I walked you into the ER (you wouldn’t have made it from a parking spot) sat you down, tried to tell the attendant what was going on while getting yelled at by a security guard that I was parked in the wrong place & had to move my car. I moved the car and ran back inside and found you sobbing. Again, I told the attendant to call your endocrinologist or the endocrinologist on call, and begged them to hurry up because you were about to vomit again. I felt like I was in a scene from a movie where the character is dead but talking to the living and no one can hear or see her. I was talking, but no one was hearing me.

They finally began paperwork, and the rude male nurse wouldn’t allow me to answer the questions he was barking at you. I told him you were due to vomit. He didn’t listen and made you stand on the scale. Then you vomited on him! I actually was sad that there wasn’t more in your stomach to deposit on him. He then let me answer questions and took you back to a room.

The nurse came in and complimented you on what pretty white porcelain skin you had, stating that it was almost the color of the sheets. Her kind compliment broke the tension and I just laughed (it was better than crying) and told her that usually you weren’t porcelain white, but even extremely ill, you were beautiful. She smiled (knowing that I was scared and frustrated) and calmly stated that they were in contact with your endocrinologist and would take very good care of you. She winked at me later while she was commenting on the color returning to your face because we both knew you were getting better.

At that time, we didn’t have the knowledge or the key words “Addisonian Crisis” or “Cortisol Dependent”, and certainly had NO idea how life threatening this was or is. Surprisingly, neither did the doctors or the ER staff! We didn’t know that you appeared coherent but in reality, your brain had shut down and wasn’t functioning properly.

Thankfully we lived through it and learned. NEVER again will you vomit more than once without going to the ER and we now have medical documentation to explain why immediate treatment is necessary.

Love you much!

PS: I’m still on that “tea kick” and I’m happy that you are actually willing to try tea again. ;-)

In response to No Tea!

Sunday, February 17, 2013

Estrella Foothills

I ran cross country in high school. I went to high school in a desert. A desert has ridiculously hot weather. Therefore, I ran cross country in ridiculously hot weather.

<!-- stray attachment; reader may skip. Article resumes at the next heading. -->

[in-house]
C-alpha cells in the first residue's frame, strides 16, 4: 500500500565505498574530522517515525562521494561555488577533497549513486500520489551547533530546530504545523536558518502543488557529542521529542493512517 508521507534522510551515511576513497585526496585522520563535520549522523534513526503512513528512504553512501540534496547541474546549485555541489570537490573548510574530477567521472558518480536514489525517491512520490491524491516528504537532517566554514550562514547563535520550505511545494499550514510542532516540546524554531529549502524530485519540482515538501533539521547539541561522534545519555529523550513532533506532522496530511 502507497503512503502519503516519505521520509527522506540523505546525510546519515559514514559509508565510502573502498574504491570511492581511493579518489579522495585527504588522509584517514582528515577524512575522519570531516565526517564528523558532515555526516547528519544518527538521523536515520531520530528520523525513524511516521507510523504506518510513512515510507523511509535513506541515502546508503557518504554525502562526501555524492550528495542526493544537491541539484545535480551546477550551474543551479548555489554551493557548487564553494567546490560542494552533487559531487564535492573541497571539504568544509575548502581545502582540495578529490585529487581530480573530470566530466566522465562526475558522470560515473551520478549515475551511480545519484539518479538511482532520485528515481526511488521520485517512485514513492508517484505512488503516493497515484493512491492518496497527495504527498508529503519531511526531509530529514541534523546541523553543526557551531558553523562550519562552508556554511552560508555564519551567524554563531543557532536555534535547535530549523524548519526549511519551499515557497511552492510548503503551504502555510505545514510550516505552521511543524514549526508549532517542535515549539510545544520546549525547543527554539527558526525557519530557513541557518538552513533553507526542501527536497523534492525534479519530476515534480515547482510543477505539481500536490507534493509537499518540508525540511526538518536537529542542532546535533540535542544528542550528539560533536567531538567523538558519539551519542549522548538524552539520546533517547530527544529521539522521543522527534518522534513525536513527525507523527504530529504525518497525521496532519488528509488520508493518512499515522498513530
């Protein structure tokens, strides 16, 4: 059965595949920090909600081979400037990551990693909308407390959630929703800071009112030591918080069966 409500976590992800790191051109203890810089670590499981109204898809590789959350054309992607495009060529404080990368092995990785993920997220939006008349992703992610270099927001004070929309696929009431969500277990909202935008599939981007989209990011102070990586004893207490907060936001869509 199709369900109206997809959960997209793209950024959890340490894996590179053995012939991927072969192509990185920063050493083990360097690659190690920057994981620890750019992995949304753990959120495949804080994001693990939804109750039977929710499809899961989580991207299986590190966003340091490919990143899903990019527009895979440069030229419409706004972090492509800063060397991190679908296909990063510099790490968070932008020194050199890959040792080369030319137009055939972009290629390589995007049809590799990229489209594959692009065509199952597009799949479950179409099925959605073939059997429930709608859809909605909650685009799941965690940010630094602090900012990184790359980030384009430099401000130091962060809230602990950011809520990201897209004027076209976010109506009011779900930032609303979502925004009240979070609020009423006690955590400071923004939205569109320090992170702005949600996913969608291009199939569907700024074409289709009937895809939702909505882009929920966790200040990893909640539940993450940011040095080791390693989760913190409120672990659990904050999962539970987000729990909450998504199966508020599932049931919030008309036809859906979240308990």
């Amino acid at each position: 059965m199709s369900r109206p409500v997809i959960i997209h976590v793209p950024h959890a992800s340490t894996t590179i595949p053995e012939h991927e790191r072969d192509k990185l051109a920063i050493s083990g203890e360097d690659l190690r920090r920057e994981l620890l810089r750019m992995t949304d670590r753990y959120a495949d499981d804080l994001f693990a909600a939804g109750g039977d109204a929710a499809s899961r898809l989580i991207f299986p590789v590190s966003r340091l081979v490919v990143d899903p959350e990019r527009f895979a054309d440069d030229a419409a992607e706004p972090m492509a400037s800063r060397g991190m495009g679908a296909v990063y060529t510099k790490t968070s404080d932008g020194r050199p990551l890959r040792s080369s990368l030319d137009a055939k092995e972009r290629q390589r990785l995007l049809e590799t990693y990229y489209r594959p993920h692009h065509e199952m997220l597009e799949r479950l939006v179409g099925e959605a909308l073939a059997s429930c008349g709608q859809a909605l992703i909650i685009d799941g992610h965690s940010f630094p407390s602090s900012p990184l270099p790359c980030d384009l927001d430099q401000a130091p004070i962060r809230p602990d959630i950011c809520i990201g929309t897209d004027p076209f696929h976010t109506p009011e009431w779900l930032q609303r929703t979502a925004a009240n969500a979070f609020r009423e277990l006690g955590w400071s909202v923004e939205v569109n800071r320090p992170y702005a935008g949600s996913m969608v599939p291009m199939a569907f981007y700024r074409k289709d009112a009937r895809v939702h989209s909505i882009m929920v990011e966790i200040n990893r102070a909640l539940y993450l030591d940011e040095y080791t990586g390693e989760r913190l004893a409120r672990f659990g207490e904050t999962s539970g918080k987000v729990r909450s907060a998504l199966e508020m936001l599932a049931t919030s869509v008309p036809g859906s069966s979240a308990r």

We would have practices five days a week. Monday mornings were hill workouts at 5:15am. Friday mornings were interval trainings at 5:30am. Tuesdays through Thursdays, we would run after school in the heat. It was not uncommon for me to run five miles in temperatures above 100 degrees. I would drink a lot of gatorade and take extra cortisol. But sometimes I would still end up in my “coma state” for a couple hours... or sometimes days. I now realize that this “coma state” is better known as extreme fatigue. I struggle speaking and moving and can barely form coherent thoughts. It’s not pleasant.

We would sometimes have Wednesday races after school in the ridiculous heat. There was one particularly bad race during my senior year. The hosting school thought about cancelling the 5k race due to the extreme heat. It was 117 degrees. The coaches laughed at the thought. Their teams trained in this heat daily! They can handle it!

This course consisted of weaving 2.8 miles through the desolate desert and then running a lap around the track before crossing the finish line. I remember the start of the race. Oh it was hot outside! I also remember thinking I would not be able to finish this race. I was in shape, but this heat was ridiculous. I almost collapsed towards the end, but one of the volunteers assured me that I only had a short distance before I would reach that blue track. She was actually supposed to be manning a water station, but she had run out of water long before I had reached that check point. I worked up the determination to finish.

I remember stepping onto that blue track, extremely dizzy. I knew I just had to put one foot in front of the other, even if I couldn’t see where that foot was going. My vision was going in and out of focus. Normally, I “kick” at the end with a sprint, but I had nothing left to give for this race. I don’t even remember seeing the finish line. I faintly remember two strong guys quickly grabbing my arms to keep me from collapsing. I was crying because I was so confused. Once again, I did not know who or where I was.

My mom was right there at the finish line. She knew something was wrong. Actually, everyone who knew us knew something was wrong with me. They dumped water on me to cool me off and forced me to immediately drink gatorade. My mom forced me to take some extra cortisol. I was mad at her at the time, but she wouldn’t take no for an answer. Slowly, I began to be able to speak and remember who I was. There were ambulance sirens in the distance. A couple runners had suffered heatstroke that race and were taken by ambulance to the hospital.